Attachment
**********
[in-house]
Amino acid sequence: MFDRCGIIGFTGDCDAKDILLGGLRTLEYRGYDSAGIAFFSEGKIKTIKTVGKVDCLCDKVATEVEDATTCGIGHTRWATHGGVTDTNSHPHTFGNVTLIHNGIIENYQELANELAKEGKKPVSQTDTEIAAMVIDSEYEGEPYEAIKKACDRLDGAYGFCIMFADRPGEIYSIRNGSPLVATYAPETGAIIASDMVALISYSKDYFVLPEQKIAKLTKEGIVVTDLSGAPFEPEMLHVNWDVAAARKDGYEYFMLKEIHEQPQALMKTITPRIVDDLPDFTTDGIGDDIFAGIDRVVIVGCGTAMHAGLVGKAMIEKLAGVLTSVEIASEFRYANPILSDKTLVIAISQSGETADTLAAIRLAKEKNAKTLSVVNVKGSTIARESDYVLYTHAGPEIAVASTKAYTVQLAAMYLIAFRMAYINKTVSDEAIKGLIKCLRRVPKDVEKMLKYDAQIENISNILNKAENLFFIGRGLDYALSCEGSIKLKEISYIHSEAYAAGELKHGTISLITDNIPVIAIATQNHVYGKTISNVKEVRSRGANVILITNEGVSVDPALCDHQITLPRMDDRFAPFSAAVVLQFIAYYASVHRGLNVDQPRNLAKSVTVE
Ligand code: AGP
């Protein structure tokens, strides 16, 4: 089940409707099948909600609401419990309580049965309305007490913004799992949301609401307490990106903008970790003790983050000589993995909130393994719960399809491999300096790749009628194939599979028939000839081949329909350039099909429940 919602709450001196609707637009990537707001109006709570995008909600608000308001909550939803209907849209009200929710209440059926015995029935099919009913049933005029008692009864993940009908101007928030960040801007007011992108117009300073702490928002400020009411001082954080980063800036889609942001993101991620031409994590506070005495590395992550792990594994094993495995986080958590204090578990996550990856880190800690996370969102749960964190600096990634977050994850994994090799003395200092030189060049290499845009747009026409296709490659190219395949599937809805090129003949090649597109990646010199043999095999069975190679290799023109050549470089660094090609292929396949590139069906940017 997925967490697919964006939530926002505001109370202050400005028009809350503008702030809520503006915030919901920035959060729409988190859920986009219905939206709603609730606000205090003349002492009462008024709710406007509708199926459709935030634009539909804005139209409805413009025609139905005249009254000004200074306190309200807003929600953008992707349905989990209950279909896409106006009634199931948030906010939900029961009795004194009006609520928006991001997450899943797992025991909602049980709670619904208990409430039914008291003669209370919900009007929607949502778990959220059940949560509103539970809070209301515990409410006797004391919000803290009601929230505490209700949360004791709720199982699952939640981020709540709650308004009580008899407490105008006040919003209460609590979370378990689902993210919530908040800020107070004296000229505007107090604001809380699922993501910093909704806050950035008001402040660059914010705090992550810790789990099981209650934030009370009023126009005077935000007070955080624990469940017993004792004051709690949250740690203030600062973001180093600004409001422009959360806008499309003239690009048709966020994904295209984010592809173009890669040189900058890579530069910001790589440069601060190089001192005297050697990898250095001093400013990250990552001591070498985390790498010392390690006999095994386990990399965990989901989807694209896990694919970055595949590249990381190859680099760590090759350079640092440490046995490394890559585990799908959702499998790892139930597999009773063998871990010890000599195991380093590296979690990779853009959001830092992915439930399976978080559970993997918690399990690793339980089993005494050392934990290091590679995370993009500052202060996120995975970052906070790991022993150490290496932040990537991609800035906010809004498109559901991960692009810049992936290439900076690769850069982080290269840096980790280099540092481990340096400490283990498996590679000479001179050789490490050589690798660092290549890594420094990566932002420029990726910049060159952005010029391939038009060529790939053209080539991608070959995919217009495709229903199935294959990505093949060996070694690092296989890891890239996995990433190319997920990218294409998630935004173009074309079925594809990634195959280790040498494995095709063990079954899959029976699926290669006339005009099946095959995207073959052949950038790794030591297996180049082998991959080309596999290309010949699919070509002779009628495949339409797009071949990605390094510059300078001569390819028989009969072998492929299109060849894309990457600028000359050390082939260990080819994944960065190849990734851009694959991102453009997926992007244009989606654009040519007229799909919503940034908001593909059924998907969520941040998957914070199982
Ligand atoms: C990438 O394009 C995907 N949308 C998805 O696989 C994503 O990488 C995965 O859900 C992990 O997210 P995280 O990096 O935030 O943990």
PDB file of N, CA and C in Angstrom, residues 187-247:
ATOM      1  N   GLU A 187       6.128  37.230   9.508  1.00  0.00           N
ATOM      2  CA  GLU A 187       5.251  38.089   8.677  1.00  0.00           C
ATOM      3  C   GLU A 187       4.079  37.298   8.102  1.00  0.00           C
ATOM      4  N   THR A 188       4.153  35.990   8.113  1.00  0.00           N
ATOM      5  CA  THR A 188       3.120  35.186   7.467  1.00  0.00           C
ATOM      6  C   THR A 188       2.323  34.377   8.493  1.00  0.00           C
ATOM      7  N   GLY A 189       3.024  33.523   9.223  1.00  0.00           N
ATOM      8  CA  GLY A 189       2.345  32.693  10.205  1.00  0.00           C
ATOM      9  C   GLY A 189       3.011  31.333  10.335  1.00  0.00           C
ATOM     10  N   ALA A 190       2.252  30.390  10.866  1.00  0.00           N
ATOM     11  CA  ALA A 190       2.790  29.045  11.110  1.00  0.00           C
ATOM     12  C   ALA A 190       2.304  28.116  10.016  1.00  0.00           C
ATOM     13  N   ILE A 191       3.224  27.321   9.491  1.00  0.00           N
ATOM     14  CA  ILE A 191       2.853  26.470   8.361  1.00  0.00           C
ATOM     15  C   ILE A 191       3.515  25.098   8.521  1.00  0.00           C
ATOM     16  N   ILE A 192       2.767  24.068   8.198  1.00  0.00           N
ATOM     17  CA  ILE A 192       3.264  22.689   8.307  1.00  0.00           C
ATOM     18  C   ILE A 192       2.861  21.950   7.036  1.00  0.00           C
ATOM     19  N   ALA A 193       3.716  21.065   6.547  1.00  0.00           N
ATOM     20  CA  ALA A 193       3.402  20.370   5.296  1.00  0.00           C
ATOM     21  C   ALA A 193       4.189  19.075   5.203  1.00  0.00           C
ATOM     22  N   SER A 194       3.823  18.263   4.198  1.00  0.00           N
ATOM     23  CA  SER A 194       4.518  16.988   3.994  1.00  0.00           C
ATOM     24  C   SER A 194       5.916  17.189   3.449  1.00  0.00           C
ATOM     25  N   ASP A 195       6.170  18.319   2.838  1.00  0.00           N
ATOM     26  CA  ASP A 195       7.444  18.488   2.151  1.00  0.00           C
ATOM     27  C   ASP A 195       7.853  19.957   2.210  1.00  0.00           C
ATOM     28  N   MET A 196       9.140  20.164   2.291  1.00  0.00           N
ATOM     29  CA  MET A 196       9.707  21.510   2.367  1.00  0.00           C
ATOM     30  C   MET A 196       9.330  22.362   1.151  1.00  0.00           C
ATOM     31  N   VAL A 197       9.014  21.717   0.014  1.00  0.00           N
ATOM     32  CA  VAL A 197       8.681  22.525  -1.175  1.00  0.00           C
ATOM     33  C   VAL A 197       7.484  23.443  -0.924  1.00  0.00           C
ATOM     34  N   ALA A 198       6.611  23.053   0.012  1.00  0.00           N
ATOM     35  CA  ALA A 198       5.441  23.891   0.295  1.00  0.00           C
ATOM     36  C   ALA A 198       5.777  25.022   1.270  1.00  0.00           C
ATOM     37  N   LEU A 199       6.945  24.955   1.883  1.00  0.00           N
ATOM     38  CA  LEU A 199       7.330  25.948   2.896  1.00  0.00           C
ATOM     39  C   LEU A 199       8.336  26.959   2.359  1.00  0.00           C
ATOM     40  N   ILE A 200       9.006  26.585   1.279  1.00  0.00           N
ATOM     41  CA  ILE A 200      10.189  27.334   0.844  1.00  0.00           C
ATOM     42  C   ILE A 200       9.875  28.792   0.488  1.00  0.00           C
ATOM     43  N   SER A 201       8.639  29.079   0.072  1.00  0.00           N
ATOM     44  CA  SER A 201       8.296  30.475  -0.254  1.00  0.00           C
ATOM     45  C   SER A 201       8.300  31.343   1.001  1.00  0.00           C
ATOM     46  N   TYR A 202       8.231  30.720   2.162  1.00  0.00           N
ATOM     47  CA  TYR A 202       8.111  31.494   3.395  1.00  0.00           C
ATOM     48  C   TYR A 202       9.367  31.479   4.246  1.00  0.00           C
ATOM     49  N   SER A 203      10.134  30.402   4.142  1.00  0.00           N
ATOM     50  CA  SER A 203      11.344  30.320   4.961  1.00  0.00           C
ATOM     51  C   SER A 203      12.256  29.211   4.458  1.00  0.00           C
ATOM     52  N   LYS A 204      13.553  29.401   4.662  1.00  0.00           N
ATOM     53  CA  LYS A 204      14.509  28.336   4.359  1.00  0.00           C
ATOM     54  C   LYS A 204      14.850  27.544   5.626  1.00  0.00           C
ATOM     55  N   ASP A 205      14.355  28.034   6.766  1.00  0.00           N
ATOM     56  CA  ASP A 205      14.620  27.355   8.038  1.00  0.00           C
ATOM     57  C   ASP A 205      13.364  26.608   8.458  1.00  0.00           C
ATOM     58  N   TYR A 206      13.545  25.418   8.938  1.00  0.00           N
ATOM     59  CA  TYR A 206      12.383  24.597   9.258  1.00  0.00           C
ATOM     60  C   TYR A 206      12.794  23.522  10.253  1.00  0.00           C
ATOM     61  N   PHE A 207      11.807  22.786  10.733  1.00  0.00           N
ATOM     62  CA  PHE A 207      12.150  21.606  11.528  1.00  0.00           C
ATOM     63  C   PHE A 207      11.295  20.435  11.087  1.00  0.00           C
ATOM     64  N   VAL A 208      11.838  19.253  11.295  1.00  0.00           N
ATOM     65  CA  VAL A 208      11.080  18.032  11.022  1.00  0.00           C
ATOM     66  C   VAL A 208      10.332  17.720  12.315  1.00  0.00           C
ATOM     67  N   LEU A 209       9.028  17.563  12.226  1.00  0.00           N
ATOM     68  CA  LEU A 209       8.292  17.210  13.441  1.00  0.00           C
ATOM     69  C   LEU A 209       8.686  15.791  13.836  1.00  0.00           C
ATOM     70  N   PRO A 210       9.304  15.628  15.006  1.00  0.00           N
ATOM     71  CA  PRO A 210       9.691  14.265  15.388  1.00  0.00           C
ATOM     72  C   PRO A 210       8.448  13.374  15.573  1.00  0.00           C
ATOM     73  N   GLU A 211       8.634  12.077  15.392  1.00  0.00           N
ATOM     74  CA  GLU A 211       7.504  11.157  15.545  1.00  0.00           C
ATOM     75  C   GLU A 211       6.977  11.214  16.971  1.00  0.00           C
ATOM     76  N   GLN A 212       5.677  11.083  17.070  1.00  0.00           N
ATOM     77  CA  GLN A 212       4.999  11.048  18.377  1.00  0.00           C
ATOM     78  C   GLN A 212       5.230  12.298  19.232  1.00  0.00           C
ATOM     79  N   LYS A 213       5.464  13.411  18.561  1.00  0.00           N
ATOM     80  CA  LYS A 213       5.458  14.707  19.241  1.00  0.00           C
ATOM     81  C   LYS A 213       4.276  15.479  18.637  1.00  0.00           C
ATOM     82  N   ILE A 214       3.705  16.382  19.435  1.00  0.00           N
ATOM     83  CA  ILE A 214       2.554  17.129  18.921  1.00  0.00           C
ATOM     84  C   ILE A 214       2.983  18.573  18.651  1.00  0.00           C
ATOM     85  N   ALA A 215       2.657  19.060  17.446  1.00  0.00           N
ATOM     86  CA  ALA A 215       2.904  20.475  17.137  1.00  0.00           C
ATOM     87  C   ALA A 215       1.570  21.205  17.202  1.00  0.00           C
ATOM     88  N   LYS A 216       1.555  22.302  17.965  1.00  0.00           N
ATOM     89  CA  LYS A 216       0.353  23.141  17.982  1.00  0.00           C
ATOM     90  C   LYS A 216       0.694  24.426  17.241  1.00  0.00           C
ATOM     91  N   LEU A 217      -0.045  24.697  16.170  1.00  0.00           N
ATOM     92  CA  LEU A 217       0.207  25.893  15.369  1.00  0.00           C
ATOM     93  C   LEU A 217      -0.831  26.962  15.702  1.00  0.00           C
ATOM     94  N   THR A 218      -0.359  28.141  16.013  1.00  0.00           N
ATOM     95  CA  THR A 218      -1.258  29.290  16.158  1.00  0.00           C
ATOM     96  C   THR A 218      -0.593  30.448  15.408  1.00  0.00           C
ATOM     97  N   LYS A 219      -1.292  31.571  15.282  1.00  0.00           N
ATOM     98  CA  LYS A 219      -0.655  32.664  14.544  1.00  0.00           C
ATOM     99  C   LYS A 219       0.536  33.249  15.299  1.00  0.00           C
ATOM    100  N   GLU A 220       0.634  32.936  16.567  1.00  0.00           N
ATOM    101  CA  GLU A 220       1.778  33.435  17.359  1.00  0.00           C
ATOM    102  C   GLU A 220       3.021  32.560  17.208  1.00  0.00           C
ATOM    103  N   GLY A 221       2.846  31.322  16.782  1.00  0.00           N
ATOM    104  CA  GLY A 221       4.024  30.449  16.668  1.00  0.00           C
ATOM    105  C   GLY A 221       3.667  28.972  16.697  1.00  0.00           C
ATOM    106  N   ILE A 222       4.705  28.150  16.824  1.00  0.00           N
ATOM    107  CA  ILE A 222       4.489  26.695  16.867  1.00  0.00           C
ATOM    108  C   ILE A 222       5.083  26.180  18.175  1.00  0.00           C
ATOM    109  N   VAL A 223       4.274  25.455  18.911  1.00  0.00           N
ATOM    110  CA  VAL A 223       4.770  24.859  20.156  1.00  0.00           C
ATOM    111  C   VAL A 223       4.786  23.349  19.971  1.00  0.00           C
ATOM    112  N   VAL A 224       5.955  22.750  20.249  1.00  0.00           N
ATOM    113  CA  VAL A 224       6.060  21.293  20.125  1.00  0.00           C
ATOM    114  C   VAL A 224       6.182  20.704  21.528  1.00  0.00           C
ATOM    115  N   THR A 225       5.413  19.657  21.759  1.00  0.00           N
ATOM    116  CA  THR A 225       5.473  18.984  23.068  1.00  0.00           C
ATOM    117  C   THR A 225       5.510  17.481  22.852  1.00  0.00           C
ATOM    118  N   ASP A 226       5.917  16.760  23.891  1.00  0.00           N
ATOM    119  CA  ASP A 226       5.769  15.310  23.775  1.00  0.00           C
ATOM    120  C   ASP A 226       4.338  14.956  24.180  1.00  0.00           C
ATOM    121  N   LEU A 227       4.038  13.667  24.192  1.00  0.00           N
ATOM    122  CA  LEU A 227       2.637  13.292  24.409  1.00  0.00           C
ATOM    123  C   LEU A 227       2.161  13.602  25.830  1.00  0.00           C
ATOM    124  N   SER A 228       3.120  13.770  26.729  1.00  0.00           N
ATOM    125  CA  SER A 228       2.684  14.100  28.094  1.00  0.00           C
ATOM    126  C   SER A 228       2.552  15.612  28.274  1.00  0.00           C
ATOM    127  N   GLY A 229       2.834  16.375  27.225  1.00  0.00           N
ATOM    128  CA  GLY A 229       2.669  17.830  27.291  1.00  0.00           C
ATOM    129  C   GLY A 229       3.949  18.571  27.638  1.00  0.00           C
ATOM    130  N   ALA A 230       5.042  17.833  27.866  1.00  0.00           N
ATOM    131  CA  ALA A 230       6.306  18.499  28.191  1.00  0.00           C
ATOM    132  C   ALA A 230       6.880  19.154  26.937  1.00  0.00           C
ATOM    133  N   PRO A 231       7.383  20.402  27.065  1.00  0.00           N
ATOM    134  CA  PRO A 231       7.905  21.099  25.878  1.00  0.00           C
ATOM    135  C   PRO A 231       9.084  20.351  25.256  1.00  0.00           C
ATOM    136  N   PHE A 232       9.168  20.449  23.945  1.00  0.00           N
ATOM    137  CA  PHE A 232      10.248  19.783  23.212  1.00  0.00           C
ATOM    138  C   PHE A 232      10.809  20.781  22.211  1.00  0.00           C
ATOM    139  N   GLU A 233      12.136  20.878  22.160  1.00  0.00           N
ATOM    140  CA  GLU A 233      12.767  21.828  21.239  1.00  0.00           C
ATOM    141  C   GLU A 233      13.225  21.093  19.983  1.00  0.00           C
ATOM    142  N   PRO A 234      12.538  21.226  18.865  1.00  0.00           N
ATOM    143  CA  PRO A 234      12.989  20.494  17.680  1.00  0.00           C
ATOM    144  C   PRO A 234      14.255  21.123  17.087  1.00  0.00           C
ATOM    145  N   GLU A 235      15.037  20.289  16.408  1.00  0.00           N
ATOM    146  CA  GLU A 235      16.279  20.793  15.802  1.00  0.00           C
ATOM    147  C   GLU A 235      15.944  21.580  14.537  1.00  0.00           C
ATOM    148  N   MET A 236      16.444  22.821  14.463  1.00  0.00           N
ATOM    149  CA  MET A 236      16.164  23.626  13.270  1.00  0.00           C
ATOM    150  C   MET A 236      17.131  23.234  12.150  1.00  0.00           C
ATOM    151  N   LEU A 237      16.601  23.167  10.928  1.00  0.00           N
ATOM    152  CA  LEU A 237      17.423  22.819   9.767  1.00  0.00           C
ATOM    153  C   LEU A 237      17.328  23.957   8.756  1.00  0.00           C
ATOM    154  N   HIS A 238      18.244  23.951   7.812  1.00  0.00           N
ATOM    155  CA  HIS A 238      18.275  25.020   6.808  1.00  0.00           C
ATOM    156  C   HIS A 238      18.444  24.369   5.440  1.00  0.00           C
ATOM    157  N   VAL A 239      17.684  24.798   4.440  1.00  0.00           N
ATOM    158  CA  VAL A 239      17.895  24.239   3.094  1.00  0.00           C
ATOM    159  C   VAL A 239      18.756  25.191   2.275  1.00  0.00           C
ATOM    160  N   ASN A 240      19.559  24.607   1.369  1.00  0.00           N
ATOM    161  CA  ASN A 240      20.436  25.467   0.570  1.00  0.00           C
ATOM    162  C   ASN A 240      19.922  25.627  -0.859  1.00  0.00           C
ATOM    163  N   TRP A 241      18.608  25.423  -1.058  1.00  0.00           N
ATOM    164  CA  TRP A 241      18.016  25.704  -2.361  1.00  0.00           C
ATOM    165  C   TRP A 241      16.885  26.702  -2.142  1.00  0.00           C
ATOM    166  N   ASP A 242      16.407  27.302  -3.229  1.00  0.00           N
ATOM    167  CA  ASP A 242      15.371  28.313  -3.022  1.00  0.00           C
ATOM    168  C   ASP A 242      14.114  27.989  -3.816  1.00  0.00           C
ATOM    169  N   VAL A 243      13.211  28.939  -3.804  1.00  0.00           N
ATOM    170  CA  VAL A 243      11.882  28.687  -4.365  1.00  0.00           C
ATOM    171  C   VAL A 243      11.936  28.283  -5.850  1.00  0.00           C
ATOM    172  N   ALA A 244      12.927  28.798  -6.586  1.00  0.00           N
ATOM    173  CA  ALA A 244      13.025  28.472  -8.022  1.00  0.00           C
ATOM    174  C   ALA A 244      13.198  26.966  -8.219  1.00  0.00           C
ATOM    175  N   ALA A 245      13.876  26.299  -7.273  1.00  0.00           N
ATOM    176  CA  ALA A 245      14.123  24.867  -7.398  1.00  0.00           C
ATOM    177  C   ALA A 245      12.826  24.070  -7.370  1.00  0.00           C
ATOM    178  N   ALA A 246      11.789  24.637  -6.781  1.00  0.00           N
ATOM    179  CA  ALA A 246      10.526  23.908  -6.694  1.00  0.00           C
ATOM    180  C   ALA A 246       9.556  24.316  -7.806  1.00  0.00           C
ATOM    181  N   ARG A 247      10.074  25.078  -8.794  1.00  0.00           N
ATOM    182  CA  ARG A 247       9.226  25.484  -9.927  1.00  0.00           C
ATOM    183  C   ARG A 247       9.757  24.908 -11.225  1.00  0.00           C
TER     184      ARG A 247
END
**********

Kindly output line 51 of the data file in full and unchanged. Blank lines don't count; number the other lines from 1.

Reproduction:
ATOM     45  C   SER A 201       8.300  31.343   1.001  1.00  0.00           C